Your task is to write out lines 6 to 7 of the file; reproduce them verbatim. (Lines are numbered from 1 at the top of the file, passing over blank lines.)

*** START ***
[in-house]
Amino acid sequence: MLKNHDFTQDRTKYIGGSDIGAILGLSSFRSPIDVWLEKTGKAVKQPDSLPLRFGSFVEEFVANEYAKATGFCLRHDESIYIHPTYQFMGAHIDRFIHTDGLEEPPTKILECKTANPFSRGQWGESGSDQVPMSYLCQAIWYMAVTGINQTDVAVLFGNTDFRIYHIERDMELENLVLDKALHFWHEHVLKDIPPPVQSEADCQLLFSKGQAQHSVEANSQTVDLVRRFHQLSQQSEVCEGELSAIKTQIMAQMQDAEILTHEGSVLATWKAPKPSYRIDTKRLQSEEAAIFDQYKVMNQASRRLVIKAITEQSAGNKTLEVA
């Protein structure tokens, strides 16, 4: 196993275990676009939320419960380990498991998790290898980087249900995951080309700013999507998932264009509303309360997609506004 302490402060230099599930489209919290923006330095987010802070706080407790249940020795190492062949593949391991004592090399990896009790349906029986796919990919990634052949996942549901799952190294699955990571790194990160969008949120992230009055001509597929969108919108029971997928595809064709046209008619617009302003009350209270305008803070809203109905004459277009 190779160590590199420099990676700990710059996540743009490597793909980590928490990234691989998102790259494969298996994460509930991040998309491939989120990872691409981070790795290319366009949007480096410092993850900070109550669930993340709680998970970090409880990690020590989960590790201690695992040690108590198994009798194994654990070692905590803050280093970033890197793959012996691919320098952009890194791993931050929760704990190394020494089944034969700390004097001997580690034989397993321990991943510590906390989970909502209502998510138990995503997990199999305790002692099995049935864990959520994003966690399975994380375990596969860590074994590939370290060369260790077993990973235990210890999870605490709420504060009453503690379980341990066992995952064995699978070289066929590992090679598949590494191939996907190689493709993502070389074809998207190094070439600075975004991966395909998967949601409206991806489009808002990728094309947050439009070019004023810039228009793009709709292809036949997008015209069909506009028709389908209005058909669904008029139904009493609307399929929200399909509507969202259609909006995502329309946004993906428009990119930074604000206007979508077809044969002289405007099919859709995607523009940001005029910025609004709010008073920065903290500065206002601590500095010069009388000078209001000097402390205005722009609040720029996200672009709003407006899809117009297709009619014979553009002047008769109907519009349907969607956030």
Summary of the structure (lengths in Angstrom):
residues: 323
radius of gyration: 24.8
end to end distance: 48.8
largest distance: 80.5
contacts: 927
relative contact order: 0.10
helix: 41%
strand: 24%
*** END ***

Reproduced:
radius of gyration: 24.8
end to end distance: 48.8